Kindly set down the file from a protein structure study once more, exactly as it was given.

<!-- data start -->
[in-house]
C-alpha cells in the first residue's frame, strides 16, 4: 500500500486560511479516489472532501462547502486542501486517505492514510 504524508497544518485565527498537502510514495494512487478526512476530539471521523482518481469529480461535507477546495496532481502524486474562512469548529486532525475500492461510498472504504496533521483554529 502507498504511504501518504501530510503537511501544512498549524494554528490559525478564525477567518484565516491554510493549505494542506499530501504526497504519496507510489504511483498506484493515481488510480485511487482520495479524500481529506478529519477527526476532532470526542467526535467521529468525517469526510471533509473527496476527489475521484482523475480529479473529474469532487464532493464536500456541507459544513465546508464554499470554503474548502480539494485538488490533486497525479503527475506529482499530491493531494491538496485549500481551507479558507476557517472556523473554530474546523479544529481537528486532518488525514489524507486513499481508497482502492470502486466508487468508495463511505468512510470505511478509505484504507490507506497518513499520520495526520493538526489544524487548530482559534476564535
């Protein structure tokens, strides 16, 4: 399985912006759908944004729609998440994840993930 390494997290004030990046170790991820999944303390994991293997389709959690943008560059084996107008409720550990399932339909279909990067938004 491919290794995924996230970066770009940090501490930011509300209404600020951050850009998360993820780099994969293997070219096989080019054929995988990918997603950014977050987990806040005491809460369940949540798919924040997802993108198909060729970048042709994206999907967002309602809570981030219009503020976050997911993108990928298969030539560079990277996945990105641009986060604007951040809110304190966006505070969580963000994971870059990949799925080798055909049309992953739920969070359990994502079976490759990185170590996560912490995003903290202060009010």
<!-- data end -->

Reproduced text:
[in-house]
C-alpha cells in the first residue's frame, strides 16, 4: 500500500486560511479516489472532501462547502486542501486517505492514510 504524508497544518485565527498537502510514495494512487478526512476530539471521523482518481469529480461535507477546495496532481502524486474562512469548529486532525475500492461510498472504504496533521483554529 502507498504511504501518504501530510503537511501544512498549524494554528490559525478564525477567518484565516491554510493549505494542506499530501504526497504519496507510489504511483498506484493515481488510480485511487482520495479524500481529506478529519477527526476532532470526542467526535467521529468525517469526510471533509473527496476527489475521484482523475480529479473529474469532487464532493464536500456541507459544513465546508464554499470554503474548502480539494485538488490533486497525479503527475506529482499530491493531494491538496485549500481551507479558507476557517472556523473554530474546523479544529481537528486532518488525514489524507486513499481508497482502492470502486466508487468508495463511505468512510470505511478509505484504507490507506497518513499520520495526520493538526489544524487548530482559534476564535
């Protein structure tokens, strides 16, 4: 399985912006759908944004729609998440994840993930 390494997290004030990046170790991820999944303390994991293997389709959690943008560059084996107008409720550990399932339909279909990067938004 491919290794995924996230970066770009940090501490930011509300209404600020951050850009998360993820780099994969293997070219096989080019054929995988990918997603950014977050987990806040005491809460369940949540798919924040997802993108198909060729970048042709994206999907967002309602809570981030219009503020976050997911993108990928298969030539560079990277996945990105641009986060604007951040809110304190966006505070969580963000994971870059990949799925080798055909049309992953739920969070359990994502079976490759990185170590996560912490995003903290202060009010």